A sharply drawn protagonist gives this novel power and zest.


Making an appealing debut, Canadian lawyer Patel draws on her experiences at a nongovernmental organization in India to follow the fortunes of Justice For All, a financially strapped human rights agency, where underpaid lawyers toil mightily to represent the poor of Mumbai.

Cynical, street-smart Rakhi is the agency’s 23-year-old office assistant whose menial tasks include taking care of a changing cast of naïve interns, who, she remarks, “come here wanting to fix India and leave after two stomach bugs, whining about how much they miss clean air and something they call almond milk.” Rakhi was hired by the agency’s director, Gauri, who first met her at a girls’ school where she had been remanded after living on the streets for 5 years—an experience that Patel recounts in gritty detail. Learning about Rakhi’s childhood—abandonment, hunger, physical harm—Gauri was astonished by the girl’s fierce spirit and intelligence: “Every door had been slammed in your face,” she tells Rakhi, “and yet there you were, still surviving.” When Rakhi turns 18, Gauri gives her a job that, she thinks, will grant the girl “another chance at life”; but for Rakhi, working for Gauri seems, instead, like another incarceration. Paid a pittance, she lives in a slum of “open sewers, monsoon floods,” and teeming “multilevel hutments”; and furthermore, Gauri monitors her every move. Rakhi’s longing for a different future and Gauri’s desperate effort to keep her agency afloat make them vulnerable to two characters—vivid though stereotypical—who seem to offer an answer to their dreams: a well-connected Canadian intern bound for Harvard’s Kennedy School who takes an outsized interest in Rakhi’s life; and a fading Bollywood star, hoping to revive her career, who promises to lure big donors in exchange for becoming the “public face” of the NGO.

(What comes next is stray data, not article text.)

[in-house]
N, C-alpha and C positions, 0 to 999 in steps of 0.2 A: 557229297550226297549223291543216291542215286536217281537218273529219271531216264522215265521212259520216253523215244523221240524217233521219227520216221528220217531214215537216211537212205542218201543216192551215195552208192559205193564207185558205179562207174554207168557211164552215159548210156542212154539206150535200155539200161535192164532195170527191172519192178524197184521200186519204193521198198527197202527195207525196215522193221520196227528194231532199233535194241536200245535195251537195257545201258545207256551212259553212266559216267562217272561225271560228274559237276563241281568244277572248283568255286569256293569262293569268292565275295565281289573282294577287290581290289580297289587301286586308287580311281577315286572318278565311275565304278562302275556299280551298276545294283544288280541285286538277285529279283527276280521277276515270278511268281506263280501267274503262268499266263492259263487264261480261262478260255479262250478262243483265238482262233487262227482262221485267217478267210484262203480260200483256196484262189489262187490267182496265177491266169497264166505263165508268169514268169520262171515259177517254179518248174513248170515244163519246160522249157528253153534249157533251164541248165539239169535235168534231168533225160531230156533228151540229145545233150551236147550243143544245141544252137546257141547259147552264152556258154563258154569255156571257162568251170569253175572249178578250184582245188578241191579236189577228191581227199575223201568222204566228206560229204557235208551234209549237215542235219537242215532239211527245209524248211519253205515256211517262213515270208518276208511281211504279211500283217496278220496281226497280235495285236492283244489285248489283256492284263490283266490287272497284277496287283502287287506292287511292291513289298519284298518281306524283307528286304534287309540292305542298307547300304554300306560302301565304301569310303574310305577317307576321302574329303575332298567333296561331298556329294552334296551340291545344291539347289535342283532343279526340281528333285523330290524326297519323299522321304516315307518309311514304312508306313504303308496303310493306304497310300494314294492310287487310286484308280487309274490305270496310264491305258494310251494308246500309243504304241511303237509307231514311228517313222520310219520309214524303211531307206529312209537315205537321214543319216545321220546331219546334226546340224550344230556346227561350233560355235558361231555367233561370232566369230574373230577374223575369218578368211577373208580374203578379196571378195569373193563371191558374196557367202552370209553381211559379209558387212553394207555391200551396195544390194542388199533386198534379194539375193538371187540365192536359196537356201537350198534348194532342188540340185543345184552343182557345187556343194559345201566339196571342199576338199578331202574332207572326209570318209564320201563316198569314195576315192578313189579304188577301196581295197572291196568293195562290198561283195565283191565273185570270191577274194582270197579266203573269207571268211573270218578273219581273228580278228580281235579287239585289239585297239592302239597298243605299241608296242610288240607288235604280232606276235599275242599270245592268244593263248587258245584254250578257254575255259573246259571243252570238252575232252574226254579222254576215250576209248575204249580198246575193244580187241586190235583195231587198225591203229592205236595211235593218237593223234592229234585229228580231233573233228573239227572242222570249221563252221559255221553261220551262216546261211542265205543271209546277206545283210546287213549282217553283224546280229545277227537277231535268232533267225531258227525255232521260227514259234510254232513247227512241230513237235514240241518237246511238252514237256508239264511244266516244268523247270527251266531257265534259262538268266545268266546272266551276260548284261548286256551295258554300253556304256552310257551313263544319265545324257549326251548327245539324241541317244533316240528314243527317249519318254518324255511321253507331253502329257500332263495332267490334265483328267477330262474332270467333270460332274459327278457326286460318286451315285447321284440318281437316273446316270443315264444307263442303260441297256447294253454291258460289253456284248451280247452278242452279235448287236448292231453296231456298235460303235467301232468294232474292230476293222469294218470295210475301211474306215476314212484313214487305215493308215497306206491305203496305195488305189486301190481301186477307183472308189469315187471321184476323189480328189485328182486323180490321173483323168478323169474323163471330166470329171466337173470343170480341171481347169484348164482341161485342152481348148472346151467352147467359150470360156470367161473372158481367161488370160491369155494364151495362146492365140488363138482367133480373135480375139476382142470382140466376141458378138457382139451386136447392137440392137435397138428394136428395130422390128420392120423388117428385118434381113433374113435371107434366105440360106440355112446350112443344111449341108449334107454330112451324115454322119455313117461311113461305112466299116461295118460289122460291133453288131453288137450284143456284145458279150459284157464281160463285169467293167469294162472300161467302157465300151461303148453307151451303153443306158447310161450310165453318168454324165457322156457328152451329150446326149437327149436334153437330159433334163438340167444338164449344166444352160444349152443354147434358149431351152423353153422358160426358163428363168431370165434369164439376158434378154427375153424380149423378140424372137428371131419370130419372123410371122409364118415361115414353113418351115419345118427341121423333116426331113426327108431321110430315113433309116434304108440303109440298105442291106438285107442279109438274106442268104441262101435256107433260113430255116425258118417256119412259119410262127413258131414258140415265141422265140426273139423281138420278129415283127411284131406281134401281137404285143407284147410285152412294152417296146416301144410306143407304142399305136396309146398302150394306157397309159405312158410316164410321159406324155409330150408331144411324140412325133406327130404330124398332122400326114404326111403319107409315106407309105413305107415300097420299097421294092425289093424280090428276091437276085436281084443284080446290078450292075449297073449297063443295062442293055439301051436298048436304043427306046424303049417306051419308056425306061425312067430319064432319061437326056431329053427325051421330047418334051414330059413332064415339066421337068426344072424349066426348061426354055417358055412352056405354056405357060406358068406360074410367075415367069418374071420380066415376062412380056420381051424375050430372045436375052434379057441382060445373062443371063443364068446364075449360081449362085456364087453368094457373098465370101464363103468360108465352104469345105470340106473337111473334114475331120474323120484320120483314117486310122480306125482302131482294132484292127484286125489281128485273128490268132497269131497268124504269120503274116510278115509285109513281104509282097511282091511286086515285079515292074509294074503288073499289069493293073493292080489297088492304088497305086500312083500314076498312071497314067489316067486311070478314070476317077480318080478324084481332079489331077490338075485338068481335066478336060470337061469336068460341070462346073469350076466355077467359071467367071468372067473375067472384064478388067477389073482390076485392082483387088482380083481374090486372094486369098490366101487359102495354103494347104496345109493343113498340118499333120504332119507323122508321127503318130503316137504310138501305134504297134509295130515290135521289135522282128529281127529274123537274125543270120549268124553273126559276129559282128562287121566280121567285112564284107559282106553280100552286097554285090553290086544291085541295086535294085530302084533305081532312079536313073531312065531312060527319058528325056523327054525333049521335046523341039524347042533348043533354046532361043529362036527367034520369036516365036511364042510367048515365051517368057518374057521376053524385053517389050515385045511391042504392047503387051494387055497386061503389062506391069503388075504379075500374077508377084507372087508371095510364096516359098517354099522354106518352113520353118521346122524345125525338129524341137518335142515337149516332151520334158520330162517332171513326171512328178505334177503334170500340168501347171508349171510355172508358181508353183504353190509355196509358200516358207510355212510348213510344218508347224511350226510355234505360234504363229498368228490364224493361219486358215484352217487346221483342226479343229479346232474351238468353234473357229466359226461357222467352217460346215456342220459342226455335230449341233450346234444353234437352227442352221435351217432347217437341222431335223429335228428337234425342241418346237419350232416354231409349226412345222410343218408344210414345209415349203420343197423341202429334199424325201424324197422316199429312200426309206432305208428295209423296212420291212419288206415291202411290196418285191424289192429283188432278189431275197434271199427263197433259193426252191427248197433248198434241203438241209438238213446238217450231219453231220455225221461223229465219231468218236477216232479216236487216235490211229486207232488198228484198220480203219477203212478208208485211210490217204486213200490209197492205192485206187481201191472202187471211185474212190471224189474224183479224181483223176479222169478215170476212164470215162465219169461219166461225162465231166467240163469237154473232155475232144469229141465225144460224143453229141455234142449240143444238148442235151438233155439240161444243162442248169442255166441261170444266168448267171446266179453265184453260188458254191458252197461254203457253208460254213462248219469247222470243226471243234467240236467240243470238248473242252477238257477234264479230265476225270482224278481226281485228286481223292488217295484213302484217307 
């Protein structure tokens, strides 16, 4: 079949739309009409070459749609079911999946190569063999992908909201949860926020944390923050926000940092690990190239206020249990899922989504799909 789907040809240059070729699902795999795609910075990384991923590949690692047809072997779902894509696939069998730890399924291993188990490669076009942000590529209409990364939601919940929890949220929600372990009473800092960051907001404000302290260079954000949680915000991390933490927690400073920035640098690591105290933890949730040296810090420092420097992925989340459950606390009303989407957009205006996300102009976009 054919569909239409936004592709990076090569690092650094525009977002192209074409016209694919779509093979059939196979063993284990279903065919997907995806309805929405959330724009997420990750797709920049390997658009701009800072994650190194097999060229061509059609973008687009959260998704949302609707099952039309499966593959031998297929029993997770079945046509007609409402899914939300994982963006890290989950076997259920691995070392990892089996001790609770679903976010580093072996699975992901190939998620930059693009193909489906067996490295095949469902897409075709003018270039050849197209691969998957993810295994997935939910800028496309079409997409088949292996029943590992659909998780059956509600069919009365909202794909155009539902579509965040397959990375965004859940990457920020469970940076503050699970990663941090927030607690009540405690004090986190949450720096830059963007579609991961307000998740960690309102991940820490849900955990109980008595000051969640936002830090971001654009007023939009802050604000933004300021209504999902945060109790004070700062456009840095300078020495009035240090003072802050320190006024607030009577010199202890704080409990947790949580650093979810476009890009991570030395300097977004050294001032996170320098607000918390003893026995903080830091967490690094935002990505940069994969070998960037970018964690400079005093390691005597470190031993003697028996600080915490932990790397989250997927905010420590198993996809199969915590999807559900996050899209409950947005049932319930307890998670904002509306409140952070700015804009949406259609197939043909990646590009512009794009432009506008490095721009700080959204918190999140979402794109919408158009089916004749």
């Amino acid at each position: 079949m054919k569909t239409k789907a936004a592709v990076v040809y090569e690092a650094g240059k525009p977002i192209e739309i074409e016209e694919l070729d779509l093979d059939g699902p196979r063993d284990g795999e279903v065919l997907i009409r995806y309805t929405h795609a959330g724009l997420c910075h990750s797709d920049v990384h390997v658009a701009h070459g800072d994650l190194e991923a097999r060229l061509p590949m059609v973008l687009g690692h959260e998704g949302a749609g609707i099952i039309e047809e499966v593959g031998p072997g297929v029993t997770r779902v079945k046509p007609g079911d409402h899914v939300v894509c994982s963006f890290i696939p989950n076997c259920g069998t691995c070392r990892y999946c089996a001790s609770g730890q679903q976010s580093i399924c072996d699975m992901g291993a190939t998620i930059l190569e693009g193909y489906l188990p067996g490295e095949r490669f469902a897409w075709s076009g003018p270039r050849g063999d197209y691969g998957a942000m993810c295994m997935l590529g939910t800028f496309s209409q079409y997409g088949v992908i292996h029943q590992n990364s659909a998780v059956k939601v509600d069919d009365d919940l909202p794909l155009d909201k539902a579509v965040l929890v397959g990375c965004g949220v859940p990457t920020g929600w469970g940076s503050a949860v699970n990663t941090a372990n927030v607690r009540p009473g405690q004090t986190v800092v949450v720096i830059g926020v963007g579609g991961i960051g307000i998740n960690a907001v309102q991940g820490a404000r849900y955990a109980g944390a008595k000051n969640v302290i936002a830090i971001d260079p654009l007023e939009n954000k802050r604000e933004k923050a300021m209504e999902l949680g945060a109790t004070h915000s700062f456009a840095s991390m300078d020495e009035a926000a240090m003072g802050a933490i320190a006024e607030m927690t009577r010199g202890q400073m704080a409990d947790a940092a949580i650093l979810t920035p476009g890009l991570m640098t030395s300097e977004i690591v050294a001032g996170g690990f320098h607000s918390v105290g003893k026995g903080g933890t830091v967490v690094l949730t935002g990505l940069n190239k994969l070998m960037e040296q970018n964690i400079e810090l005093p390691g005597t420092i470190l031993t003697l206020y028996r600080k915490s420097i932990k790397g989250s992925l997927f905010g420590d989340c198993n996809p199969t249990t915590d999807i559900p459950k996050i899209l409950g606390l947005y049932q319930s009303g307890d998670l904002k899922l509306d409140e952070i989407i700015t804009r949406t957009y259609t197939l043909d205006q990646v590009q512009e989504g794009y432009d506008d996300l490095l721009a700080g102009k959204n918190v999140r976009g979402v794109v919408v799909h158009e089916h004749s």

A sharply drawn protagonist gives this novel power and zest.

Pub Date: April 26, 2022

ISBN: 978-0-593-49950-4

Page Count: 336

Publisher: Ballantine

Review Posted Online: Feb. 9, 2022

Kirkus Reviews Issue: March 1, 2022

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With captivating dialogue, angst-y characters, and a couple of steamy sex scenes, Hoover has done it again.

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After being released from prison, a young woman tries to reconnect with her 5-year-old daughter despite having killed the girl’s father.